Bear of a Course Requires Tiger’s Touch –Cagle

Bits and Pieces

IT STARTED out pretty innocently for John Abel, a press operator from West Berlin, NJ. He entered a Buick contest last March in the unrealistic hope that he would win one of the top prizes, a new Buick automobile. He would give the car to his wife of 32 years, Roe.

Quite naturally, Abel didn’t win the shiny new wheels. He won one of the other prizes—nine caddied holes at a golf course in San Diego. At face value, half a round of golf and full caddy services doesn’t seem all that thrilling, and certainly doesn’t carry the punch of a new ride.

Unless, of course, that course is Torrey Pines South. And, the caddy is Tiger Woods.

Abel captured the top prize in Buick’s “Tee Off with Tiger” contest, which granted him a tour of the back nine at Torrey Pines South—scene of last year’s dramatic U.S. Open playoff—with the major’s defending champion himself driving the golf cart and playing the role of caddy. Woods has dominated Torrey, winning six Buick Invitational championships there.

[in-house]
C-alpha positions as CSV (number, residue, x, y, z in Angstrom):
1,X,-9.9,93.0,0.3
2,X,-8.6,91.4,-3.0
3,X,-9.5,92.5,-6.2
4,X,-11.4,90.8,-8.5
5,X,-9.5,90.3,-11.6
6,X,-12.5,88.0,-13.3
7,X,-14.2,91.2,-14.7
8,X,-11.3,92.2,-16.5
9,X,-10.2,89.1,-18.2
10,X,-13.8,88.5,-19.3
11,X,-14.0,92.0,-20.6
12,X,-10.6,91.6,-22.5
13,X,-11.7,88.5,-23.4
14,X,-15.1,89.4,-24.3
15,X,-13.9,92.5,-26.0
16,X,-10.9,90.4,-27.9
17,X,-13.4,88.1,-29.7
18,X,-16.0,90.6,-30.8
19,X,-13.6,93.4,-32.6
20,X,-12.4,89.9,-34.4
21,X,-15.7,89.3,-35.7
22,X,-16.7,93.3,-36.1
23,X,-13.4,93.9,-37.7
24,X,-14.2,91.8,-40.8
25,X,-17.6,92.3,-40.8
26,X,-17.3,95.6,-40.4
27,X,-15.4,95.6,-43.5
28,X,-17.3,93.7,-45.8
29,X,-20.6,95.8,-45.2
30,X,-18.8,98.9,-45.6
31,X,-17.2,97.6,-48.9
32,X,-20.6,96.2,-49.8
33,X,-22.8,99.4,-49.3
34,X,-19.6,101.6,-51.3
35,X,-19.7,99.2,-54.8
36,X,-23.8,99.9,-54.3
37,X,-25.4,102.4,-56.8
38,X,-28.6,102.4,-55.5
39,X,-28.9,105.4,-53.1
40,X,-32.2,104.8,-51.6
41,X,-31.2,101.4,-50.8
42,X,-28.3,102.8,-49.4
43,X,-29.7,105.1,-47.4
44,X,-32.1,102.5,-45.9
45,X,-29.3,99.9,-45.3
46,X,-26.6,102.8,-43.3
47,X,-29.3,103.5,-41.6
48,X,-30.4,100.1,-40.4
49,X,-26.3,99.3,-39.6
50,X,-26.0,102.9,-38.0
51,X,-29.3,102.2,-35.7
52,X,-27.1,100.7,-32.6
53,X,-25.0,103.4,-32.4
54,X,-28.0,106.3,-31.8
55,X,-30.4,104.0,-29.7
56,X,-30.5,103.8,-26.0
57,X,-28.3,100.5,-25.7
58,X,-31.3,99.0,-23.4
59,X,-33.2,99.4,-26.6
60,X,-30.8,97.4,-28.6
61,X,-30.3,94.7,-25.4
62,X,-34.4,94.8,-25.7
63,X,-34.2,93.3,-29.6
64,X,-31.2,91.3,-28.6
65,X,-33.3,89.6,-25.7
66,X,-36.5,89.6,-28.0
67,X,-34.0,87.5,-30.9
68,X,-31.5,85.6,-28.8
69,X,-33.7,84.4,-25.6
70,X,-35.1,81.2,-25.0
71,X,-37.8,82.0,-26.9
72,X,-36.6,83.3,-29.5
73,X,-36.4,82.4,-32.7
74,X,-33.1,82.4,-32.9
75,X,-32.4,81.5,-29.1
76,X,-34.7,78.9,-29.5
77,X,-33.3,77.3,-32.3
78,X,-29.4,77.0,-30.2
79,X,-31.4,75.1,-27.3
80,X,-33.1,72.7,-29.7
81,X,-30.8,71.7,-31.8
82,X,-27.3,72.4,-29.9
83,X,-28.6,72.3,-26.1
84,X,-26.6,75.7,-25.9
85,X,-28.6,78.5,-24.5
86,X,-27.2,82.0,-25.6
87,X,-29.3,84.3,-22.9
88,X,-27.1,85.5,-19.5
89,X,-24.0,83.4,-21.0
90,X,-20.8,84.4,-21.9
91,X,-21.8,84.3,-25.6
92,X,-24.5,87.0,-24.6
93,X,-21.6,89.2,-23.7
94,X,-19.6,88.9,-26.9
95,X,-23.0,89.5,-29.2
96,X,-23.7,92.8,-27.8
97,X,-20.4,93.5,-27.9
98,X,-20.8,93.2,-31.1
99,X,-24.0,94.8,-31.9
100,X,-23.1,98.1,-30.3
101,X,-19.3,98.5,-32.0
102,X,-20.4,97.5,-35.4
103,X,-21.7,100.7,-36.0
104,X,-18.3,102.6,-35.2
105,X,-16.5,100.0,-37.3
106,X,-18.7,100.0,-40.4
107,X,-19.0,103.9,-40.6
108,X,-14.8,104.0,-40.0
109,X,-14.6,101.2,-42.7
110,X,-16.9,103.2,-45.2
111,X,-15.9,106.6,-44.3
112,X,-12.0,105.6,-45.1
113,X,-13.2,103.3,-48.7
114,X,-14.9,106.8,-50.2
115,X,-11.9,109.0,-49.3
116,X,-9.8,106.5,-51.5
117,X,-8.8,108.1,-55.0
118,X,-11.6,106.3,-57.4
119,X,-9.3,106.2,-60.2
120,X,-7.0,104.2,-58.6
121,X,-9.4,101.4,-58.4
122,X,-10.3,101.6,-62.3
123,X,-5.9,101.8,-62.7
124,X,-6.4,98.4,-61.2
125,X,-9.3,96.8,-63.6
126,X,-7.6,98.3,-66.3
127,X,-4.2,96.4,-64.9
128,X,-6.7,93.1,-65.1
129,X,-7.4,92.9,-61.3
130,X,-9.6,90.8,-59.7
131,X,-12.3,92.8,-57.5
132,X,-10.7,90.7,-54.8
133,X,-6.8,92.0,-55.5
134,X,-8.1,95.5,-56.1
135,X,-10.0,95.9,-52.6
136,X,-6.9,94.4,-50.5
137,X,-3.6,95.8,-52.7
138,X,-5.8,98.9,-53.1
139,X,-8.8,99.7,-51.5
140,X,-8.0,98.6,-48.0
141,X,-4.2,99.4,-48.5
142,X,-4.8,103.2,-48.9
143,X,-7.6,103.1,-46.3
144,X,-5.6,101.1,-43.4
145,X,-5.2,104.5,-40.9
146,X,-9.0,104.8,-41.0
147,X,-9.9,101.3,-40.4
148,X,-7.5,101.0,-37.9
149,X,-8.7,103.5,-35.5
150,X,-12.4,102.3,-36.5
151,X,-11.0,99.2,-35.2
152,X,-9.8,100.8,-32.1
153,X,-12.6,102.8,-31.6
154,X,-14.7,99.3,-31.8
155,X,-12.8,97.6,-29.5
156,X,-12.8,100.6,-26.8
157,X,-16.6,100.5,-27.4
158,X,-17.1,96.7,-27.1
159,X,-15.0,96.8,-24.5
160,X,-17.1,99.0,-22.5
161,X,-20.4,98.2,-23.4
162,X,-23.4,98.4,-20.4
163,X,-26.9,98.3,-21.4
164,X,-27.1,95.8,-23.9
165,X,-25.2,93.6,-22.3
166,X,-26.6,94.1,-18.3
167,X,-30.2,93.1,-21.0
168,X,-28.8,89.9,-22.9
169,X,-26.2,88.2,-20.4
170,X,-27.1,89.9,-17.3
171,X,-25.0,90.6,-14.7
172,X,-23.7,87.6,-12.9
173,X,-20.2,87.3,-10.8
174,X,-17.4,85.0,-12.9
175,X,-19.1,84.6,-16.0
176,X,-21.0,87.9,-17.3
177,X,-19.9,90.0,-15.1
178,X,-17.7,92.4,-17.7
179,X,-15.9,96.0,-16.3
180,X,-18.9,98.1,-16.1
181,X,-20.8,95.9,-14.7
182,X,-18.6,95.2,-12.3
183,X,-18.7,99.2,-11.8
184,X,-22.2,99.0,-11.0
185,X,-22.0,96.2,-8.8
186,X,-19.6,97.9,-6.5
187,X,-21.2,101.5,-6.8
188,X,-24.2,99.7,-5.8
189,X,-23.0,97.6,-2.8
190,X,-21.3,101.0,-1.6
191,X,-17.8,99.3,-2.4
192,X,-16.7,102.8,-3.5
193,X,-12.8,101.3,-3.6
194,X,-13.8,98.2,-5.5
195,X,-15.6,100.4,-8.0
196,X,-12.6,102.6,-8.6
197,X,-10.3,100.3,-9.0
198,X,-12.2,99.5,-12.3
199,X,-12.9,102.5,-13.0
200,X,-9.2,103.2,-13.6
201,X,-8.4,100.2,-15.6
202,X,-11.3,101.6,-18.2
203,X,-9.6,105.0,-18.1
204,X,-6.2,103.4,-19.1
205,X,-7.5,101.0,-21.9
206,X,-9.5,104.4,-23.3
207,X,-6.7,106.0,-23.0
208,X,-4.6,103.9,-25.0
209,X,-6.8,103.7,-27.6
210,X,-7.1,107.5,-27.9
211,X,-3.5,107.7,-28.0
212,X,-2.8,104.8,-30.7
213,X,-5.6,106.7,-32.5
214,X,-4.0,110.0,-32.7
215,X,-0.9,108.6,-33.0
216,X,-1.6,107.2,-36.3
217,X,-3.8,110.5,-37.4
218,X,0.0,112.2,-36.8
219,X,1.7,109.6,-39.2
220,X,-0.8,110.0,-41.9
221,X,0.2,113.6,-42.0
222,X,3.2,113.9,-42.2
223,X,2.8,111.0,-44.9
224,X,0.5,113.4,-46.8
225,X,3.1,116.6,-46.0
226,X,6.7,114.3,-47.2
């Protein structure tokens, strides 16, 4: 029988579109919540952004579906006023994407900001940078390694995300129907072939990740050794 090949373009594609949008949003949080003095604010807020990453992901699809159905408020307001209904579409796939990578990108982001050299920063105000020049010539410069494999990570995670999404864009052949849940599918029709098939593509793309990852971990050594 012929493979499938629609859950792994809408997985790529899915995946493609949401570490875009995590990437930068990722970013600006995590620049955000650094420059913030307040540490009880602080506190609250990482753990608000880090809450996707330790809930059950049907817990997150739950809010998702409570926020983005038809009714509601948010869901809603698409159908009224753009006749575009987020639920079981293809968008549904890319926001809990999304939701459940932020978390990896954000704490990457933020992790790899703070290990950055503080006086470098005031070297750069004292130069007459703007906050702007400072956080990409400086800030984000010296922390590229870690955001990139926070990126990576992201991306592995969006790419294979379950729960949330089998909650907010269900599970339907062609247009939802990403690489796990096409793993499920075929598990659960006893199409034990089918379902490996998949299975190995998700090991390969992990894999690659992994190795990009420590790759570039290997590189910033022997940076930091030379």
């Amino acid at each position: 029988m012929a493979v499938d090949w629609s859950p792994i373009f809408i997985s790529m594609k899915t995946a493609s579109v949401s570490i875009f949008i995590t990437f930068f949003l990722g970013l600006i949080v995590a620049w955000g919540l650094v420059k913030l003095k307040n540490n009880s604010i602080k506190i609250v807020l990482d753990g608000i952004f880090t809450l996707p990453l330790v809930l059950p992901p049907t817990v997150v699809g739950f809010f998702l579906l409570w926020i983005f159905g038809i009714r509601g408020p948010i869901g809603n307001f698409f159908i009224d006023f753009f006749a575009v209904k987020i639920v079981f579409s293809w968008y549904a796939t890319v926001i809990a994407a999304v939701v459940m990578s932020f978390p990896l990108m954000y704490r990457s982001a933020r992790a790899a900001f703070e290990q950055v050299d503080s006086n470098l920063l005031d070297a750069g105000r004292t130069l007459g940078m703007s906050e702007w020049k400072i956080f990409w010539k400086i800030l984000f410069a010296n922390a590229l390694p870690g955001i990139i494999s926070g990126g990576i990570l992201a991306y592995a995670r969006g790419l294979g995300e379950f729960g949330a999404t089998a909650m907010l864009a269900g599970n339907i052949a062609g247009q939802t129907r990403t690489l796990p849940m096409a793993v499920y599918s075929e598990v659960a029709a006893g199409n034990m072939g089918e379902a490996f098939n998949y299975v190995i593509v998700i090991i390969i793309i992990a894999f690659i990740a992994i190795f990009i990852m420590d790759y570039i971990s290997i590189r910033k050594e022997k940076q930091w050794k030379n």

In late October, Abel—a 59-year-old who reportedly only picked up the game in the last 10 years—got to live out the dream of any golf enthusiast by having Woods shepherd him around Torrey Pines. It was a bittersweet encounter for Abel.

Earlier this year, his mother, a huge fan of Tiger, died of kidney failure. The pressman also learned that the Deluxe Corp. facility where he works will be closed in February, according to the San Diego Union-Tribune—the second time Abel has been shut out of his printing livelihood by a closure.

So, in some respects, the new auto might have come in more handy. But Abel was more than pleased with his “consolation” prize.

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